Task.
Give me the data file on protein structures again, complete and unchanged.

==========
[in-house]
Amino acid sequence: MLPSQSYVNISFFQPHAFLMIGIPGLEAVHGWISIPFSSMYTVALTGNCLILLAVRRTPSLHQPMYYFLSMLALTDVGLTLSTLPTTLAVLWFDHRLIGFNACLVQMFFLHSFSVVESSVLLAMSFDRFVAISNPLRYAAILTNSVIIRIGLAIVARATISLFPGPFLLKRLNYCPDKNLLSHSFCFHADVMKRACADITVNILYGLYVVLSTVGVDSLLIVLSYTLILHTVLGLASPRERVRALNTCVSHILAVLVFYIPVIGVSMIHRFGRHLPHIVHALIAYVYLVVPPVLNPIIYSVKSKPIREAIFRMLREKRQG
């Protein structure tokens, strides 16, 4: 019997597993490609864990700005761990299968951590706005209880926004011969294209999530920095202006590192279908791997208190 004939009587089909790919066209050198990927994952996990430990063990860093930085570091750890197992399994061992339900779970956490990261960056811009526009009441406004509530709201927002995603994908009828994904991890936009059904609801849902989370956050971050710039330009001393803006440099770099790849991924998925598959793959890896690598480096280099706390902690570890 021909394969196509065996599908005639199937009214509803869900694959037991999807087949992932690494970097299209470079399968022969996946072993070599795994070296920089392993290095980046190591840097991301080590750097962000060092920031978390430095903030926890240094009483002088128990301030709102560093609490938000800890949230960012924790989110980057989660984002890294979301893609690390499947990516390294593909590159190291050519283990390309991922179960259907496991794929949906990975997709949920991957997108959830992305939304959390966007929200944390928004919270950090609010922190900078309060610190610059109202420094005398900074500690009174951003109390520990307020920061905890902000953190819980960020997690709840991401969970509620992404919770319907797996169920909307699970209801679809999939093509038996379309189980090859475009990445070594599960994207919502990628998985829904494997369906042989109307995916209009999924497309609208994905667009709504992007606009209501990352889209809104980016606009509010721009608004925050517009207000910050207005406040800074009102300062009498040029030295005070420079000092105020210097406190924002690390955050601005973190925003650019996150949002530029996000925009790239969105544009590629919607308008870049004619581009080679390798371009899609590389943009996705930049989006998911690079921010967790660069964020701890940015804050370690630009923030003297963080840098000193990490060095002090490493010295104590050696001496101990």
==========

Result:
[in-house]
Amino acid sequence: MLPSQSYVNISFFQPHAFLMIGIPGLEAVHGWISIPFSSMYTVALTGNCLILLAVRRTPSLHQPMYYFLSMLALTDVGLTLSTLPTTLAVLWFDHRLIGFNACLVQMFFLHSFSVVESSVLLAMSFDRFVAISNPLRYAAILTNSVIIRIGLAIVARATISLFPGPFLLKRLNYCPDKNLLSHSFCFHADVMKRACADITVNILYGLYVVLSTVGVDSLLIVLSYTLILHTVLGLASPRERVRALNTCVSHILAVLVFYIPVIGVSMIHRFGRHLPHIVHALIAYVYLVVPPVLNPIIYSVKSKPIREAIFRMLREKRQG
């Protein structure tokens, strides 16, 4: 019997597993490609864990700005761990299968951590706005209880926004011969294209999530920095202006590192279908791997208190 004939009587089909790919066209050198990927994952996990430990063990860093930085570091750890197992399994061992339900779970956490990261960056811009526009009441406004509530709201927002995603994908009828994904991890936009059904609801849902989370956050971050710039330009001393803006440099770099790849991924998925598959793959890896690598480096280099706390902690570890 021909394969196509065996599908005639199937009214509803869900694959037991999807087949992932690494970097299209470079399968022969996946072993070599795994070296920089392993290095980046190591840097991301080590750097962000060092920031978390430095903030926890240094009483002088128990301030709102560093609490938000800890949230960012924790989110980057989660984002890294979301893609690390499947990516390294593909590159190291050519283990390309991922179960259907496991794929949906990975997709949920991957997108959830992305939304959390966007929200944390928004919270950090609010922190900078309060610190610059109202420094005398900074500690009174951003109390520990307020920061905890902000953190819980960020997690709840991401969970509620992404919770319907797996169920909307699970209801679809999939093509038996379309189980090859475009990445070594599960994207919502990628998985829904494997369906042989109307995916209009999924497309609208994905667009709504992007606009209501990352889209809104980016606009509010721009608004925050517009207000910050207005406040800074009102300062009498040029030295005070420079000092105020210097406190924002690390955050601005973190925003650019996150949002530029996000925009790239969105544009590629919607308008870049004619581009080679390798371009899609590389943009996705930049989006998911690079921010967790660069964020701890940015804050370690630009923030003297963080840098000193990490060095002090490493010295104590050696001496101990």